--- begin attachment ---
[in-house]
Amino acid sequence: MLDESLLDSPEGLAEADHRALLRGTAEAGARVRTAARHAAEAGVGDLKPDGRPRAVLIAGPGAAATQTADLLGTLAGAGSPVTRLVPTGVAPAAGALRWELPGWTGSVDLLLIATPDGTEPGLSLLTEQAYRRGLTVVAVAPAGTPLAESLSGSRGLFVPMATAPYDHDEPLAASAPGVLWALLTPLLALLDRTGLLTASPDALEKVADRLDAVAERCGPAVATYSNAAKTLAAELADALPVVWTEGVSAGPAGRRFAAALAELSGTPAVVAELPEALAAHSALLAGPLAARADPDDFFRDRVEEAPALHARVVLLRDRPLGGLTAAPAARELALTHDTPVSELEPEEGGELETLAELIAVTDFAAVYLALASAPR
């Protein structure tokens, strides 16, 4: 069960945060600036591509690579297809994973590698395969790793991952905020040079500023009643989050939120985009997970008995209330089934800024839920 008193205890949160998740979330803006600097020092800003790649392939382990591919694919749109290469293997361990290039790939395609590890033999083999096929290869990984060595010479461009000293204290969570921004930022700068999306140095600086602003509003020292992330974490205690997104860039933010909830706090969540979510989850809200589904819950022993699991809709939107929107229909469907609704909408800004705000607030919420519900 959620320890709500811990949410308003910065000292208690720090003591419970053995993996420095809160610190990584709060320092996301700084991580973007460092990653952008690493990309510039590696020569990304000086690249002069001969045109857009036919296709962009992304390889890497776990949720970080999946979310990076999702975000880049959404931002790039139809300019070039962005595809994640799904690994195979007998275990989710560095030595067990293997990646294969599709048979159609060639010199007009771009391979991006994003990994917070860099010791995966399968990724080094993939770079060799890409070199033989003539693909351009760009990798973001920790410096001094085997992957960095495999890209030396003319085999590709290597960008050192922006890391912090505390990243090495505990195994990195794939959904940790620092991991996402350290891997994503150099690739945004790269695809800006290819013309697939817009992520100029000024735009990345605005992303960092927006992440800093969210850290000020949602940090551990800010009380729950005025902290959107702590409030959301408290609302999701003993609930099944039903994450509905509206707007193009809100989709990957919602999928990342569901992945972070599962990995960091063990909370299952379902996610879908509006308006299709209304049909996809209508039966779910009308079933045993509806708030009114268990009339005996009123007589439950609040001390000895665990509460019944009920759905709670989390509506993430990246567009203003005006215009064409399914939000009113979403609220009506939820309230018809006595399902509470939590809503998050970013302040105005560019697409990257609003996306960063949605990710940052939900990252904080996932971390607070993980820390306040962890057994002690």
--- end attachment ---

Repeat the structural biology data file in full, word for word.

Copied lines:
[in-house]
Amino acid sequence: MLDESLLDSPEGLAEADHRALLRGTAEAGARVRTAARHAAEAGVGDLKPDGRPRAVLIAGPGAAATQTADLLGTLAGAGSPVTRLVPTGVAPAAGALRWELPGWTGSVDLLLIATPDGTEPGLSLLTEQAYRRGLTVVAVAPAGTPLAESLSGSRGLFVPMATAPYDHDEPLAASAPGVLWALLTPLLALLDRTGLLTASPDALEKVADRLDAVAERCGPAVATYSNAAKTLAAELADALPVVWTEGVSAGPAGRRFAAALAELSGTPAVVAELPEALAAHSALLAGPLAARADPDDFFRDRVEEAPALHARVVLLRDRPLGGLTAAPAARELALTHDTPVSELEPEEGGELETLAELIAVTDFAAVYLALASAPR
């Protein structure tokens, strides 16, 4: 069960945060600036591509690579297809994973590698395969790793991952905020040079500023009643989050939120985009997970008995209330089934800024839920 008193205890949160998740979330803006600097020092800003790649392939382990591919694919749109290469293997361990290039790939395609590890033999083999096929290869990984060595010479461009000293204290969570921004930022700068999306140095600086602003509003020292992330974490205690997104860039933010909830706090969540979510989850809200589904819950022993699991809709939107929107229909469907609704909408800004705000607030919420519900 959620320890709500811990949410308003910065000292208690720090003591419970053995993996420095809160610190990584709060320092996301700084991580973007460092990653952008690493990309510039590696020569990304000086690249002069001969045109857009036919296709962009992304390889890497776990949720970080999946979310990076999702975000880049959404931002790039139809300019070039962005595809994640799904690994195979007998275990989710560095030595067990293997990646294969599709048979159609060639010199007009771009391979991006994003990994917070860099010791995966399968990724080094993939770079060799890409070199033989003539693909351009760009990798973001920790410096001094085997992957960095495999890209030396003319085999590709290597960008050192922006890391912090505390990243090495505990195994990195794939959904940790620092991991996402350290891997994503150099690739945004790269695809800006290819013309697939817009992520100029000024735009990345605005992303960092927006992440800093969210850290000020949602940090551990800010009380729950005025902290959107702590409030959301408290609302999701003993609930099944039903994450509905509206707007193009809100989709990957919602999928990342569901992945972070599962990995960091063990909370299952379902996610879908509006308006299709209304049909996809209508039966779910009308079933045993509806708030009114268990009339005996009123007589439950609040001390000895665990509460019944009920759905709670989390509506993430990246567009203003005006215009064409399914939000009113979403609220009506939820309230018809006595399902509470939590809503998050970013302040105005560019697409990257609003996306960063949605990710940052939900990252904080996932971390607070993980820390306040962890057994002690």